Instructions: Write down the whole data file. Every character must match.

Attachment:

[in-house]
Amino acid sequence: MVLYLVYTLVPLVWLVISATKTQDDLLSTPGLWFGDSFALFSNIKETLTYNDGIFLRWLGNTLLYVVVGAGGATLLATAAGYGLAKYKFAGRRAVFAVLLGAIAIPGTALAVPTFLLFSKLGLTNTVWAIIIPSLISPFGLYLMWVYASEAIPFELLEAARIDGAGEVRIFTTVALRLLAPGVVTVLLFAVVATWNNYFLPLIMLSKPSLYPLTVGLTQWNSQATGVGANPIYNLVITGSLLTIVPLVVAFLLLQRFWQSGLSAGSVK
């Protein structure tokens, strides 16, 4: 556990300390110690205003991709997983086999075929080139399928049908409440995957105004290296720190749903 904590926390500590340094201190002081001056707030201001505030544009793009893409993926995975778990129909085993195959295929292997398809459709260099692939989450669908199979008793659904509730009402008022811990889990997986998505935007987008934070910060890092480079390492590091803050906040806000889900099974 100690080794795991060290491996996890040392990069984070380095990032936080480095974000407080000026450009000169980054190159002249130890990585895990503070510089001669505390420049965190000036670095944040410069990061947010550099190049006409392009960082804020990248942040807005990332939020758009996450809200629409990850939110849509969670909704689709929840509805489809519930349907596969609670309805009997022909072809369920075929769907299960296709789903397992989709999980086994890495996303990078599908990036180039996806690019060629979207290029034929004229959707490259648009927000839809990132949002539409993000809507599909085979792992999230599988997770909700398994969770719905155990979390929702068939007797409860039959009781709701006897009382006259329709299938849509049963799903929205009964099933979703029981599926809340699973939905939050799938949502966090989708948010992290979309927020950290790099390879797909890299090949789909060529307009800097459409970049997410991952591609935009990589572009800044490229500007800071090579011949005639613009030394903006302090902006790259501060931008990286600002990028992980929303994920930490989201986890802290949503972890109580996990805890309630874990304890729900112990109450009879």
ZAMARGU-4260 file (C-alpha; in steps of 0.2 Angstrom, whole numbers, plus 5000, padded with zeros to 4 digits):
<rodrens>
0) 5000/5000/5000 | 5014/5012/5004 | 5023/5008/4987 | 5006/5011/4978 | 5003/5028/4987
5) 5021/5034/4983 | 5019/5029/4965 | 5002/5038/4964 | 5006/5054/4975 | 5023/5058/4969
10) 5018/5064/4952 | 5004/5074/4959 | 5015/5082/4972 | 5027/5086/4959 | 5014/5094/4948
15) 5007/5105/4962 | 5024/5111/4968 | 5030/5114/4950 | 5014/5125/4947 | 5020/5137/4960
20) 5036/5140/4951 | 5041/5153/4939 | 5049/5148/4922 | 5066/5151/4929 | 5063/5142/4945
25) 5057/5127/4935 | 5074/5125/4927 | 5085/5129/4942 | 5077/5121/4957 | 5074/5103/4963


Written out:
[in-house]
Amino acid sequence: MVLYLVYTLVPLVWLVISATKTQDDLLSTPGLWFGDSFALFSNIKETLTYNDGIFLRWLGNTLLYVVVGAGGATLLATAAGYGLAKYKFAGRRAVFAVLLGAIAIPGTALAVPTFLLFSKLGLTNTVWAIIIPSLISPFGLYLMWVYASEAIPFELLEAARIDGAGEVRIFTTVALRLLAPGVVTVLLFAVVATWNNYFLPLIMLSKPSLYPLTVGLTQWNSQATGVGANPIYNLVITGSLLTIVPLVVAFLLLQRFWQSGLSAGSVK
């Protein structure tokens, strides 16, 4: 556990300390110690205003991709997983086999075929080139399928049908409440995957105004290296720190749903 904590926390500590340094201190002081001056707030201001505030544009793009893409993926995975778990129909085993195959295929292997398809459709260099692939989450669908199979008793659904509730009402008022811990889990997986998505935007987008934070910060890092480079390492590091803050906040806000889900099974 100690080794795991060290491996996890040392990069984070380095990032936080480095974000407080000026450009000169980054190159002249130890990585895990503070510089001669505390420049965190000036670095944040410069990061947010550099190049006409392009960082804020990248942040807005990332939020758009996450809200629409990850939110849509969670909704689709929840509805489809519930349907596969609670309805009997022909072809369920075929769907299960296709789903397992989709999980086994890495996303990078599908990036180039996806690019060629979207290029034929004229959707490259648009927000839809990132949002539409993000809507599909085979792992999230599988997770909700398994969770719905155990979390929702068939007797409860039959009781709701006897009382006259329709299938849509049963799903929205009964099933979703029981599926809340699973939905939050799938949502966090989708948010992290979309927020950290790099390879797909890299090949789909060529307009800097459409970049997410991952591609935009990589572009800044490229500007800071090579011949005639613009030394903006302090902006790259501060931008990286600002990028992980929303994920930490989201986890802290949503972890109580996990805890309630874990304890729900112990109450009879």
ZAMARGU-4260 file (C-alpha; in steps of 0.2 Angstrom, whole numbers, plus 5000, padded with zeros to 4 digits):
<rodrens>
0) 5000/5000/5000 | 5014/5012/5004 | 5023/5008/4987 | 5006/5011/4978 | 5003/5028/4987
5) 5021/5034/4983 | 5019/5029/4965 | 5002/5038/4964 | 5006/5054/4975 | 5023/5058/4969
10) 5018/5064/4952 | 5004/5074/4959 | 5015/5082/4972 | 5027/5086/4959 | 5014/5094/4948
15) 5007/5105/4962 | 5024/5111/4968 | 5030/5114/4950 | 5014/5125/4947 | 5020/5137/4960
20) 5036/5140/4951 | 5041/5153/4939 | 5049/5148/4922 | 5066/5151/4929 | 5063/5142/4945
25) 5057/5127/4935 | 5074/5125/4927 | 5085/5129/4942 | 5077/5121/4957 | 5074/5103/4963